Angel Gurría, Secretary-General of the OECD


What is the state of world economy as we enter 2011? Have we made progress over the past 12 to 18 months in putting an end to the worst economic crisis in our lifetimes and laying the foundations for a stronger, cleaner and fairer world?

The scorecard is mixed. We have made good headway in ending the crisis, thanks to co-ordinated international efforts over the past two years, and a recovery is on the way. This is welcome news, since growth is badly needed to help governments deal with massive fiscal pressures, create jobs and address other major challenges.  But we are not out of the woods yet. The recovery has been slower than we had hoped. Government finances have deteriorated sharply across the advanced economies in the OECD area, with public and private debt stretched to extremes in several countries. The aggregate budget deficit for the OECD was around 7.5% in 2010, while public debt as a share of GDP could be some 30% higher in 2011 than it was in 2007.

Unemployment remains intolerably high, averaging 8.5%, and has reached into double digits in some countries. People are worried about their jobs and their living standards. Ongoing difficulties in banking, the prospect of austerity and still weak housing markets are weighing down on the recovery.

In contrast to advanced economies, emerging markets are forging ahead. China’s output is projected to average just short of 10% in 2011-12, thanks to strong domestic demand. India’s growth should regain its trend of around 8.5% from mid-year, while Brazil, Indonesia and South Africa will also continue strong. In the OECD areas, some emerging economies, such as Mexico, Turkey and Poland, are also contributing with higher rates of growth.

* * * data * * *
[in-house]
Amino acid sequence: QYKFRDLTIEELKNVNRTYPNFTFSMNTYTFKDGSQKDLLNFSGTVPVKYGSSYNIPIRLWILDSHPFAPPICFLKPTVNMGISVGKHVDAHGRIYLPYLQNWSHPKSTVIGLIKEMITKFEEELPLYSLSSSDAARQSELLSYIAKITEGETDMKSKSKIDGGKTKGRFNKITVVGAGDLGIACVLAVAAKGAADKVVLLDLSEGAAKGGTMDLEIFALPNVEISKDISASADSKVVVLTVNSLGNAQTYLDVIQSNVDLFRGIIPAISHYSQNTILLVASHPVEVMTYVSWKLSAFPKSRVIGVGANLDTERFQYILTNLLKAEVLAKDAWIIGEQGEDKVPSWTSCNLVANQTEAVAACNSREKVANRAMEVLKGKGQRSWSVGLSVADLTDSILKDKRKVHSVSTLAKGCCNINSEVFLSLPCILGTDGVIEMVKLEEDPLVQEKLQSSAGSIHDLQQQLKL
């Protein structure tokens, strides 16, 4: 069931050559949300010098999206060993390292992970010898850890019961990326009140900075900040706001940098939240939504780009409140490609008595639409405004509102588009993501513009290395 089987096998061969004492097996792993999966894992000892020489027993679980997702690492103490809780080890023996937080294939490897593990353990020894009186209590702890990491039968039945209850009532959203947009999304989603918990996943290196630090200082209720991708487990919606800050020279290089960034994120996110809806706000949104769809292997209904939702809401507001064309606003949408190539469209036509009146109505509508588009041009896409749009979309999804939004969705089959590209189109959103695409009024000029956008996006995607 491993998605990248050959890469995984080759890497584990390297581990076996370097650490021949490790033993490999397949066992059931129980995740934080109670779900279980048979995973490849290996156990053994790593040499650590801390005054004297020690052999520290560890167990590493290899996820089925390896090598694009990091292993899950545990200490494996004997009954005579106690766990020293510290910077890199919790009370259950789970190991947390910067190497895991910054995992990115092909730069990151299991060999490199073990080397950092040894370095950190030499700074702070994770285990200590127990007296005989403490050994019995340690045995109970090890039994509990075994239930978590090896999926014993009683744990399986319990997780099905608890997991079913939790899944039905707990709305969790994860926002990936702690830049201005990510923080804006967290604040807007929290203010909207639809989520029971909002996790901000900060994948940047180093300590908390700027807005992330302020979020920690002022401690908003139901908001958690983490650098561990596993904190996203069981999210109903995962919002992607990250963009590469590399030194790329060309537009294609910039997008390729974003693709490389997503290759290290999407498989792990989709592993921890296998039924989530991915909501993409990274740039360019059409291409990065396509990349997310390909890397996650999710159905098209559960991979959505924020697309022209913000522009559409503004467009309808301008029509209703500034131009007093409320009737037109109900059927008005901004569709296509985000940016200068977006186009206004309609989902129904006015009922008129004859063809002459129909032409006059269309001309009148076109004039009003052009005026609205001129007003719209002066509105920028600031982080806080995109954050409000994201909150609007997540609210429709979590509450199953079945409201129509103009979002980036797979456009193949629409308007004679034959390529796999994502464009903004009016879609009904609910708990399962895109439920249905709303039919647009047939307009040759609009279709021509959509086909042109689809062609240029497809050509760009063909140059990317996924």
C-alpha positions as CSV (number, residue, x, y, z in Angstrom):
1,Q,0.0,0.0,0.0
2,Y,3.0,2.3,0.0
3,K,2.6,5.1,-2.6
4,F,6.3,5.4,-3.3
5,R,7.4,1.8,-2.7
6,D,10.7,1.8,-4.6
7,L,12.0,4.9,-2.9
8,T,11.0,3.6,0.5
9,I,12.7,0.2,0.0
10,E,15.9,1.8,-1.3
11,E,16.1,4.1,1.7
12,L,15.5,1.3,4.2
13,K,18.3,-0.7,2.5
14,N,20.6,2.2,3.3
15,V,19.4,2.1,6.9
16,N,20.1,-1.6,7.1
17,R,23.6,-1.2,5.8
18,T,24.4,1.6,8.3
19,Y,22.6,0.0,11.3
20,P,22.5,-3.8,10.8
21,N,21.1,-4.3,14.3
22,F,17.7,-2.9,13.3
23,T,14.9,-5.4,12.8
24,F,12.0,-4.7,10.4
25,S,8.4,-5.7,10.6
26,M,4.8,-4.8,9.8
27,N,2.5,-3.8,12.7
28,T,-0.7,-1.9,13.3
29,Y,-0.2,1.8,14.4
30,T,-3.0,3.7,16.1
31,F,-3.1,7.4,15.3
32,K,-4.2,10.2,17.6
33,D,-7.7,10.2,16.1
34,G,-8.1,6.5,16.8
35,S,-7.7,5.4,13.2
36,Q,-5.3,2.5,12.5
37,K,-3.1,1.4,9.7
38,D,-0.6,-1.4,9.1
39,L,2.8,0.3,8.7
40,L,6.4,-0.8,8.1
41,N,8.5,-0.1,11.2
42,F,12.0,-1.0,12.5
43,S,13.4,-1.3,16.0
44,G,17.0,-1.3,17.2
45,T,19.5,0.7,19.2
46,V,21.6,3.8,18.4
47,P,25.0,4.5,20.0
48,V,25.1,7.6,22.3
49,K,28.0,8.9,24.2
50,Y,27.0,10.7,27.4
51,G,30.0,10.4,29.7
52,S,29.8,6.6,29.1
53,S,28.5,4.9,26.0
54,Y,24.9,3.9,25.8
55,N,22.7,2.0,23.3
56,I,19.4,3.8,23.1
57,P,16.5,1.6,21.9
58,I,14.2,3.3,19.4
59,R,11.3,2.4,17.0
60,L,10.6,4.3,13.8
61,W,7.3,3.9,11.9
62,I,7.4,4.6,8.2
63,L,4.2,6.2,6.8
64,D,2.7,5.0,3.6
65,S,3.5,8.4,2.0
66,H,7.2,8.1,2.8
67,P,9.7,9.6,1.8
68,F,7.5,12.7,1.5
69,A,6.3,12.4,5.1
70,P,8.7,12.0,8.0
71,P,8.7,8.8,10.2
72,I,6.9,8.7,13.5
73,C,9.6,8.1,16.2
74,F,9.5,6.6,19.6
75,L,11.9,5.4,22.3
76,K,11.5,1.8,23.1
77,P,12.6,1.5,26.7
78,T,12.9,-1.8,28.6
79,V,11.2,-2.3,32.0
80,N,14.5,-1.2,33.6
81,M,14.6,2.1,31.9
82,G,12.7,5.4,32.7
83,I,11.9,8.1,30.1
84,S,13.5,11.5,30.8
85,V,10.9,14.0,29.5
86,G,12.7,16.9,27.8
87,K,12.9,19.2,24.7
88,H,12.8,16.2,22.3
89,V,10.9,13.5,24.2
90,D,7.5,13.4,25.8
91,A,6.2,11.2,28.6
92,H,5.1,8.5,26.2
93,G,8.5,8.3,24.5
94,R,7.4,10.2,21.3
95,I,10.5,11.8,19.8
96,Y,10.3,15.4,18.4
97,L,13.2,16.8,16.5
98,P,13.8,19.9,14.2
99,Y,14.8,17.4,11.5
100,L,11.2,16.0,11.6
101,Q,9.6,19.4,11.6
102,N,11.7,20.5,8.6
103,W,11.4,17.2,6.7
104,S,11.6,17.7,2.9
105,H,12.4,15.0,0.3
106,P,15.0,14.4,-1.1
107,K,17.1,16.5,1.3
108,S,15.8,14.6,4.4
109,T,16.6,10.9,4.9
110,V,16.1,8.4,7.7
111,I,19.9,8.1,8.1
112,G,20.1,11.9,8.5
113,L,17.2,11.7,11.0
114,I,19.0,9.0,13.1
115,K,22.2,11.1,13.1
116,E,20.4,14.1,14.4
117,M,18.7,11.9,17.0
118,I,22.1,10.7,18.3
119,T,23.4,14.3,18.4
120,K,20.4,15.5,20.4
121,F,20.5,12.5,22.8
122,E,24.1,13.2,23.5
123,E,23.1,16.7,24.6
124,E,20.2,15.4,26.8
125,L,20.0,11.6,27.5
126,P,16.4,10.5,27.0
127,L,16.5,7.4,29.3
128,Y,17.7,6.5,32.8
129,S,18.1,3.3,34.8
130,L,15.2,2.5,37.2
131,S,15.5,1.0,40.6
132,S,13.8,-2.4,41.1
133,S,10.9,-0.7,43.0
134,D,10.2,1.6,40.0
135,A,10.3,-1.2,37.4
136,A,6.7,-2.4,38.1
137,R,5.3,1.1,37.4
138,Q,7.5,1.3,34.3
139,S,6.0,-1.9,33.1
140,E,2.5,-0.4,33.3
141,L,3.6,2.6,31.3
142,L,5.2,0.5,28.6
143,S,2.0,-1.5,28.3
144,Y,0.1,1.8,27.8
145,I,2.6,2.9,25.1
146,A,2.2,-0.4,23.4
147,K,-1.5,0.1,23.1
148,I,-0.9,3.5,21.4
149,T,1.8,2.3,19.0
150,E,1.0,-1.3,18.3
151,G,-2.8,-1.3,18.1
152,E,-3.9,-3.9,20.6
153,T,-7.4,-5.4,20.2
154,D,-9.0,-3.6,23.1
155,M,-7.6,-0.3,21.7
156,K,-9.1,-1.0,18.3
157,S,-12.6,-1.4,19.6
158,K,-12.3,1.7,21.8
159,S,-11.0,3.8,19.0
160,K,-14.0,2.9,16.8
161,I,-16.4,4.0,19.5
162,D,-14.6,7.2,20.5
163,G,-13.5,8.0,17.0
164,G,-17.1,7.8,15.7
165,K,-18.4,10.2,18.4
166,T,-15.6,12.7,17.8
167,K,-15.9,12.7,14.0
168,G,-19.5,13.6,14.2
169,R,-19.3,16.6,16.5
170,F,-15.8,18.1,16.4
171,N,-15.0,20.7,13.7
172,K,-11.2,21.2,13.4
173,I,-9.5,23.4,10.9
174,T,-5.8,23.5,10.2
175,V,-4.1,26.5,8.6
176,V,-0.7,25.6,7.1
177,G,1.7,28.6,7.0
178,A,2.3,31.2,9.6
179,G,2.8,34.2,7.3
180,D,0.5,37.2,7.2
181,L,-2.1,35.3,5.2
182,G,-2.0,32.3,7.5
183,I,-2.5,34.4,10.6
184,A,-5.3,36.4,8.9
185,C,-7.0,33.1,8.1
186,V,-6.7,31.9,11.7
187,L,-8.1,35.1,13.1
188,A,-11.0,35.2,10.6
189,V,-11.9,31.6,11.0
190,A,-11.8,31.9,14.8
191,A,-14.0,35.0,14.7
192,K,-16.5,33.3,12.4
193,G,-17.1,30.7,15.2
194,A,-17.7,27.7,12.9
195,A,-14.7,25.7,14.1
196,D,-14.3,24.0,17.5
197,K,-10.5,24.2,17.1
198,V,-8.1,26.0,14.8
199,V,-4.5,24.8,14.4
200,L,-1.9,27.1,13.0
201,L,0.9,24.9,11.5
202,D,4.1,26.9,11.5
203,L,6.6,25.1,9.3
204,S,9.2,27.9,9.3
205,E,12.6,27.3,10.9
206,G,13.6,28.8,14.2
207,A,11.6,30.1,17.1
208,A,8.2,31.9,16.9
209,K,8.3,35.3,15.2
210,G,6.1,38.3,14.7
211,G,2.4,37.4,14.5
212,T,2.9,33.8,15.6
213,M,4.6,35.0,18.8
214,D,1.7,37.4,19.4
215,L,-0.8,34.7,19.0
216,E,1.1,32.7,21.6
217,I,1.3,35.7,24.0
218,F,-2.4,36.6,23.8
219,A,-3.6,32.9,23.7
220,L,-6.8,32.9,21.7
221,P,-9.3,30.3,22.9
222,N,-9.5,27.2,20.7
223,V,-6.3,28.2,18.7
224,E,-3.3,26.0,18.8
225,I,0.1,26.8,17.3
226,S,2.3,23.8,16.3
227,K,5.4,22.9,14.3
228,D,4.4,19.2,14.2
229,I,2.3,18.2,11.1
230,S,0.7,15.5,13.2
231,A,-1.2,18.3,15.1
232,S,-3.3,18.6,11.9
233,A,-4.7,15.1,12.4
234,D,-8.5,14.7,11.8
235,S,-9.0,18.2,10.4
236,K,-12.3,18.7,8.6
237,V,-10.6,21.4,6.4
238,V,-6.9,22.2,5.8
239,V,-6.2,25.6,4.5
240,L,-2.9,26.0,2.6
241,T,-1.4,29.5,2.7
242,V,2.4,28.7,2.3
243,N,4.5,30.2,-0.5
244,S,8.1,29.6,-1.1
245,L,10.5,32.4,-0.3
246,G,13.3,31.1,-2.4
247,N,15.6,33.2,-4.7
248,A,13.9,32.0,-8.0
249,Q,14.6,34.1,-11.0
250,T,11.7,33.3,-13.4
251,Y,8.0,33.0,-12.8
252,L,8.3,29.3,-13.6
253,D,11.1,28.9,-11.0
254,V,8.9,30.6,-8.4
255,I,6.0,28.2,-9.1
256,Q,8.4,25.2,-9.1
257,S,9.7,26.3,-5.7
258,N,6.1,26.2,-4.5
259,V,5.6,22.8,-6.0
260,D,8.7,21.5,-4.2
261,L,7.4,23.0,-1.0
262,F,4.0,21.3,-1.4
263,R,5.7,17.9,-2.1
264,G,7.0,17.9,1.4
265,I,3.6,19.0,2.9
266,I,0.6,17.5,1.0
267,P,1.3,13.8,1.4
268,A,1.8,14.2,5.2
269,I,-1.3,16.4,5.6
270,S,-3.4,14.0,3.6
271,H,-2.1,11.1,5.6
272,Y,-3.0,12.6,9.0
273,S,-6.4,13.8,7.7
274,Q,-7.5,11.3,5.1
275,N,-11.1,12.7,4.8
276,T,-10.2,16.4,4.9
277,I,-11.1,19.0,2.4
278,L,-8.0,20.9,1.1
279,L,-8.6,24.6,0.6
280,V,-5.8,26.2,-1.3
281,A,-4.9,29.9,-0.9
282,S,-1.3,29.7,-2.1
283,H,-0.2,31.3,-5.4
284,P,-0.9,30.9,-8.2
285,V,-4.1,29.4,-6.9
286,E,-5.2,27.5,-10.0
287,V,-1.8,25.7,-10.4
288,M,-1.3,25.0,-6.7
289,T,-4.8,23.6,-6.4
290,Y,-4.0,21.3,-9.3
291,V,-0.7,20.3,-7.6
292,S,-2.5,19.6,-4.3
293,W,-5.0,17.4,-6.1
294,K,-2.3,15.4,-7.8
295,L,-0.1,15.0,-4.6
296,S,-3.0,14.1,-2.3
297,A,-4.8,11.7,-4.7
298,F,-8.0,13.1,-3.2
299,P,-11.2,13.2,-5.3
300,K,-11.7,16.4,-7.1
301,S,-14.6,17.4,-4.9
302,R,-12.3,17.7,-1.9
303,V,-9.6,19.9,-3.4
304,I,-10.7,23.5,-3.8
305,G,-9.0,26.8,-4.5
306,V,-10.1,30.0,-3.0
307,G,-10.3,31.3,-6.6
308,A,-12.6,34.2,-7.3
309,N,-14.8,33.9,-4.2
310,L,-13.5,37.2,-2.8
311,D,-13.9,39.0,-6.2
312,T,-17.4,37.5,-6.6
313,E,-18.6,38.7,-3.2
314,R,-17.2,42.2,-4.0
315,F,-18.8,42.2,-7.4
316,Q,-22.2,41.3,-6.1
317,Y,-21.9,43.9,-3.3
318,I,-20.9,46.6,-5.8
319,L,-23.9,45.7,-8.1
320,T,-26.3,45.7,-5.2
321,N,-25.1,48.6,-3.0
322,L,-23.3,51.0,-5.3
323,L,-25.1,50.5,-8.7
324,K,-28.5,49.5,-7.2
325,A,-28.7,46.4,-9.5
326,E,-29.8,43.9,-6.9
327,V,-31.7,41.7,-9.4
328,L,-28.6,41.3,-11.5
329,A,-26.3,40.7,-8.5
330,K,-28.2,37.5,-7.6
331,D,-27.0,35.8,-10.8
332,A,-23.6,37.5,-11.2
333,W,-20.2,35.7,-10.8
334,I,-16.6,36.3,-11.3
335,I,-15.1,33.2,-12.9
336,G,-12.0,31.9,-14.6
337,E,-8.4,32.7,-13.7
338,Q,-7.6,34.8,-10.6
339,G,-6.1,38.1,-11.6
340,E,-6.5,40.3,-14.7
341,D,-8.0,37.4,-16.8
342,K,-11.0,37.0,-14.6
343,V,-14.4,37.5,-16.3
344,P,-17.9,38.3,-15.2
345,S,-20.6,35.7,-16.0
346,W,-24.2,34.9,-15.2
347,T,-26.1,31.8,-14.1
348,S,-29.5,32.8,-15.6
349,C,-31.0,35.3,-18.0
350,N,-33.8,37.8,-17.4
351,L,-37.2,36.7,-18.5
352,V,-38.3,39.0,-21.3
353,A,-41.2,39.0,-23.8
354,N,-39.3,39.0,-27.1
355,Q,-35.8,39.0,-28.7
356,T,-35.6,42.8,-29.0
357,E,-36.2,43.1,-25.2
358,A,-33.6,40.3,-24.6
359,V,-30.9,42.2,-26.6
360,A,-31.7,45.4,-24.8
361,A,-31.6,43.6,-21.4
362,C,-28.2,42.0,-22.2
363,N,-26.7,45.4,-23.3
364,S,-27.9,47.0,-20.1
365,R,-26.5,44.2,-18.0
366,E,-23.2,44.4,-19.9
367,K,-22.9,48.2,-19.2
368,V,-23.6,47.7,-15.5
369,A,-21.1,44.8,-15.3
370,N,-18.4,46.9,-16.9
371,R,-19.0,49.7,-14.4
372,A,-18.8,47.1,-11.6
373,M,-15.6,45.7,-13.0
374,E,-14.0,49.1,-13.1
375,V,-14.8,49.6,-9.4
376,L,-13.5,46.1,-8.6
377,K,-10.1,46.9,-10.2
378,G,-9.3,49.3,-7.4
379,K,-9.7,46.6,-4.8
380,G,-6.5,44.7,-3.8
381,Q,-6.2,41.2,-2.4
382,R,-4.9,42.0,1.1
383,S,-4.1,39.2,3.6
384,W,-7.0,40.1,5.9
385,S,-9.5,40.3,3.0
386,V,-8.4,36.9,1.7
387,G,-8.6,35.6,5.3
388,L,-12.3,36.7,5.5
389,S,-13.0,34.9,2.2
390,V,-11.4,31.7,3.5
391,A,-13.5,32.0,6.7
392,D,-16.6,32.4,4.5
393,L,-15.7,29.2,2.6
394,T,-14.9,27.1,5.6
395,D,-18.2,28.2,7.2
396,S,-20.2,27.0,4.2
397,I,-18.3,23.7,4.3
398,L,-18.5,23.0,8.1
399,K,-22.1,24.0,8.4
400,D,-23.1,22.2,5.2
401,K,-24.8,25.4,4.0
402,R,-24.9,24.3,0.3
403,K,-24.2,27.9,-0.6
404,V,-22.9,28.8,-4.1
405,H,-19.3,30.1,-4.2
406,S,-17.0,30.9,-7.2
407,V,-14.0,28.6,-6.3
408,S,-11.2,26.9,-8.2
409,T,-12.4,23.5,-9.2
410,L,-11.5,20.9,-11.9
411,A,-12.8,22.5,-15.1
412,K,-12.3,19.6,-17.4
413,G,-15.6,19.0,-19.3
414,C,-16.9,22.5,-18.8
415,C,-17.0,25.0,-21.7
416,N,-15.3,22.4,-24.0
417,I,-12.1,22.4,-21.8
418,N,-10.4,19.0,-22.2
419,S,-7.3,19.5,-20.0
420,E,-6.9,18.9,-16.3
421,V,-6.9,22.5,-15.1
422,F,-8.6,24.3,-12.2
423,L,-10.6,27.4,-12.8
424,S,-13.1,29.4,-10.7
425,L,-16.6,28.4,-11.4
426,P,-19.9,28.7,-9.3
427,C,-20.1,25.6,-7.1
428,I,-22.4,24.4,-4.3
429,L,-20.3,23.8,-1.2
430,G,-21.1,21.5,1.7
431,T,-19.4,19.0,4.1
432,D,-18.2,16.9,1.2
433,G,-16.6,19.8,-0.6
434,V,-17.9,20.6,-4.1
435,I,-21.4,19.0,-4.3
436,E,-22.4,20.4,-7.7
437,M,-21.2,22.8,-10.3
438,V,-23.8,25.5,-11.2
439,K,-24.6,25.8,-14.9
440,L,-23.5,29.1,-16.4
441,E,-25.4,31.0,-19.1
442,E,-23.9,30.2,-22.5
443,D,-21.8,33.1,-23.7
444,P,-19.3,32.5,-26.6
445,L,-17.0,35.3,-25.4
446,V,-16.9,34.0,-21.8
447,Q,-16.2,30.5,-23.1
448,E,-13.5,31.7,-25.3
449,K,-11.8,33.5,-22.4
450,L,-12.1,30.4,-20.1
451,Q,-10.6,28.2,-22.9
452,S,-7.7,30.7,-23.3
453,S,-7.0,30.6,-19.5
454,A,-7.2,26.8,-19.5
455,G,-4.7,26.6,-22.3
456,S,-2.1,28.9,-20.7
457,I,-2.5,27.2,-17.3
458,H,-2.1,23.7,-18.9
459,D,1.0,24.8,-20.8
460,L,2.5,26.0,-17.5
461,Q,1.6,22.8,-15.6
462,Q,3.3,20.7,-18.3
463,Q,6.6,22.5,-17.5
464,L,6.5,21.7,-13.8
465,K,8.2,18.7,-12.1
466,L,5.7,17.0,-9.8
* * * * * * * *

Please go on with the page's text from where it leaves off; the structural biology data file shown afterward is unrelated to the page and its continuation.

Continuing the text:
But emerging markets also face policy challenges of their own. For instance, inflationary pressures are appearing in Brazil and China, while India has to tackle its fiscal deficit. There is also a growing need for these countries to focus more spending on social goals, and on advancing the structural reform agenda.

Poorer developing countries face a more difficult time, particularly in Africa where growth rates have slowed sharply, to around 2.5% in 2009, bringing GDP per head to a standstill. Though activity picked up in 2010, the situation does not augur well for meeting the Millennium Development Goals for 2015, with nearly a billion people still at risk of being trapped in poverty in five years time.

Slower growth than envisaged in the international trade arena has not helped, adding to global nervousness in currency markets and threats of protectionism.

Addressing these issues will remain a priority in 2011. Policy approaches required in most developed countries clearly differ from those needed in emerging markets. However, because the economic effects of these policies can be global, they must be co-ordinated through multilateral co-operation. This need has increased the prominence of the G20, which brings major developed and emerging markets around the table with the support of other countries and international organisations, including the OECD.

Meanwhile, we have stepped up our co-operation efforts to address other urgent matters too; at the UN Climate Change Conference in Cancún in December, for instance, all major players reaffirmed their commitment to tackling greenhouse gas emissions and we are addressing issues of mitigation, adaptation, financing and technology transfer.

So, while the overall economic scorecard for 2010 was disappointing, we nonetheless enter 2011 on a positive footing. Everyone realises that this recovery, fragile as it is, must be nurtured and strengthened if we are to build the bright future we all want. In short, we must get it right in 2011.

Promoting a sustainable recovery, fostering new sources of growth